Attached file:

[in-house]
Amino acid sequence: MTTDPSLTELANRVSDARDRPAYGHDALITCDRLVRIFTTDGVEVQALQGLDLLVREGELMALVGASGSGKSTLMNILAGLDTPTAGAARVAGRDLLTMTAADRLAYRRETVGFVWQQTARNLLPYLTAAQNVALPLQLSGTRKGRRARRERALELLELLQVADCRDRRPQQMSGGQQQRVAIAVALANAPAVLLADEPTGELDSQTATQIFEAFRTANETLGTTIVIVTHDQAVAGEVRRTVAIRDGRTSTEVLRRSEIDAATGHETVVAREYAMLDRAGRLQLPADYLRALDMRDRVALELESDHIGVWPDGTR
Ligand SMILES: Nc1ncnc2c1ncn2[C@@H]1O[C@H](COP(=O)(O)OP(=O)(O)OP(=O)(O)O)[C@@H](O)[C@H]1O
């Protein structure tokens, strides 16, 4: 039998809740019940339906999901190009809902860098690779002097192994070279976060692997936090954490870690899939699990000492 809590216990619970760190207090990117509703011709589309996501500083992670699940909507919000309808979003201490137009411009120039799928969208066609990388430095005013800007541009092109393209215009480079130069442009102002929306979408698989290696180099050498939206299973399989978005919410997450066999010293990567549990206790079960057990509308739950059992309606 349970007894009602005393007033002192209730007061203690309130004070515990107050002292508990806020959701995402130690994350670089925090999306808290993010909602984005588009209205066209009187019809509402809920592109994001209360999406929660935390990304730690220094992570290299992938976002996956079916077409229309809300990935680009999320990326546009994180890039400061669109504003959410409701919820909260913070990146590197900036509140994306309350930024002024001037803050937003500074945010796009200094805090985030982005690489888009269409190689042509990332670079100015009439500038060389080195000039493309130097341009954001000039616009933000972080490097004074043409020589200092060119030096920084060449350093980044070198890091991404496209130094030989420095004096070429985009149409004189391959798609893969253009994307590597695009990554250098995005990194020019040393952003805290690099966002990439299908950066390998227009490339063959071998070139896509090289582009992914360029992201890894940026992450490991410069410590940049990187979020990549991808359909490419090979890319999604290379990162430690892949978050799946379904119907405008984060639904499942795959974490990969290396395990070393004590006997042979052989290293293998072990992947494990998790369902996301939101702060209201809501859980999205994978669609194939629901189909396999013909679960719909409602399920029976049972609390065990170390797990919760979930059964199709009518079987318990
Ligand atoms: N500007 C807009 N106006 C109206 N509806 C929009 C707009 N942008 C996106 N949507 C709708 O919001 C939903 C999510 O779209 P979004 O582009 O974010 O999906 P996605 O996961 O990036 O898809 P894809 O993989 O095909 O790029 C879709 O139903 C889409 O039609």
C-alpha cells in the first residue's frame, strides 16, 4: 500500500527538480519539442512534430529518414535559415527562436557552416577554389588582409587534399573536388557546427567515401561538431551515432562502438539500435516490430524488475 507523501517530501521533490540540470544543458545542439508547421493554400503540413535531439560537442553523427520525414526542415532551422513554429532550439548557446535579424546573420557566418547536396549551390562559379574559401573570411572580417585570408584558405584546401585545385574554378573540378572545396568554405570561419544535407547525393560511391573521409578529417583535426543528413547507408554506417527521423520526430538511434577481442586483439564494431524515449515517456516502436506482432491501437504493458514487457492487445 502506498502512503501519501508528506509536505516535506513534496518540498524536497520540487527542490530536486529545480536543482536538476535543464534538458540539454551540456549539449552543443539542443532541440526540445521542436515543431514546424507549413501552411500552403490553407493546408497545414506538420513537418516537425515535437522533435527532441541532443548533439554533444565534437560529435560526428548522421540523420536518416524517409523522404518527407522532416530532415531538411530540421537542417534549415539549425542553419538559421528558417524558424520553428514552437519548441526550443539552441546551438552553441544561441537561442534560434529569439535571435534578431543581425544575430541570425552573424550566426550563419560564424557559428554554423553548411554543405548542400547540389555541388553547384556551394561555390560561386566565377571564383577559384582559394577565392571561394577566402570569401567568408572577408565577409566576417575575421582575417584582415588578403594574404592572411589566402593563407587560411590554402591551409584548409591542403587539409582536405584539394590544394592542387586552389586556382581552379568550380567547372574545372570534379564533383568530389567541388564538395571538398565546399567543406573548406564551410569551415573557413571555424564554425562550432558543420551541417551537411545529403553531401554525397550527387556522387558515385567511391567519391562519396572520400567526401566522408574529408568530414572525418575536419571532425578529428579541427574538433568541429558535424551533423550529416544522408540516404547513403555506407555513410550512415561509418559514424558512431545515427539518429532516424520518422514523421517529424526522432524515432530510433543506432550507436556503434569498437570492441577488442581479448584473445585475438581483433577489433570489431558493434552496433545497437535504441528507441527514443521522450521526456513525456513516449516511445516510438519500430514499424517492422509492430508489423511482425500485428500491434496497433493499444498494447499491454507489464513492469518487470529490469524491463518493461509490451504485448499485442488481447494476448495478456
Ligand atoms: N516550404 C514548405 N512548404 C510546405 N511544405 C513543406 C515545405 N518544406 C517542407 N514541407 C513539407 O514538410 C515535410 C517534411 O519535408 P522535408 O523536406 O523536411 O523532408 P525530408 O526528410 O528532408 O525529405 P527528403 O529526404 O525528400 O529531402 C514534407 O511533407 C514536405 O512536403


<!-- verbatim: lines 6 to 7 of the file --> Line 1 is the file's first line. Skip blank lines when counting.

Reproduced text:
C-alpha cells in the first residue's frame, strides 16, 4: 500500500527538480519539442512534430529518414535559415527562436557552416577554389588582409587534399573536388557546427567515401561538431551515432562502438539500435516490430524488475 507523501517530501521533490540540470544543458545542439508547421493554400503540413535531439560537442553523427520525414526542415532551422513554429532550439548557446535579424546573420557566418547536396549551390562559379574559401573570411572580417585570408584558405584546401585545385574554378573540378572545396568554405570561419544535407547525393560511391573521409578529417583535426543528413547507408554506417527521423520526430538511434577481442586483439564494431524515449515517456516502436506482432491501437504493458514487457492487445 502506498502512503501519501508528506509536505516535506513534496518540498524536497520540487527542490530536486529545480536543482536538476535543464534538458540539454551540456549539449552543443539542443532541440526540445521542436515543431514546424507549413501552411500552403490553407493546408497545414506538420513537418516537425515535437522533435527532441541532443548533439554533444565534437560529435560526428548522421540523420536518416524517409523522404518527407522532416530532415531538411530540421537542417534549415539549425542553419538559421528558417524558424520553428514552437519548441526550443539552441546551438552553441544561441537561442534560434529569439535571435534578431543581425544575430541570425552573424550566426550563419560564424557559428554554423553548411554543405548542400547540389555541388553547384556551394561555390560561386566565377571564383577559384582559394577565392571561394577566402570569401567568408572577408565577409566576417575575421582575417584582415588578403594574404592572411589566402593563407587560411590554402591551409584548409591542403587539409582536405584539394590544394592542387586552389586556382581552379568550380567547372574545372570534379564533383568530389567541388564538395571538398565546399567543406573548406564551410569551415573557413571555424564554425562550432558543420551541417551537411545529403553531401554525397550527387556522387558515385567511391567519391562519396572520400567526401566522408574529408568530414572525418575536419571532425578529428579541427574538433568541429558535424551533423550529416544522408540516404547513403555506407555513410550512415561509418559514424558512431545515427539518429532516424520518422514523421517529424526522432524515432530510433543506432550507436556503434569498437570492441577488442581479448584473445585475438581483433577489433570489431558493434552496433545497437535504441528507441527514443521522450521526456513525456513516449516511445516510438519500430514499424517492422509492430508489423511482425500485428500491434496497433493499444498494447499491454507489464513492469518487470529490469524491463518493461509490451504485448499485442488481447494476448495478456
Ligand atoms: N516550404 C514548405 N512548404 C510546405 N511544405 C513543406 C515545405 N518544406 C517542407 N514541407 C513539407 O514538410 C515535410 C517534411 O519535408 P522535408 O523536406 O523536411 O523532408 P525530408 O526528410 O528532408 O525529405 P527528403 O529526404 O525528400 O529531402 C514534407 O511533407 C514536405 O512536403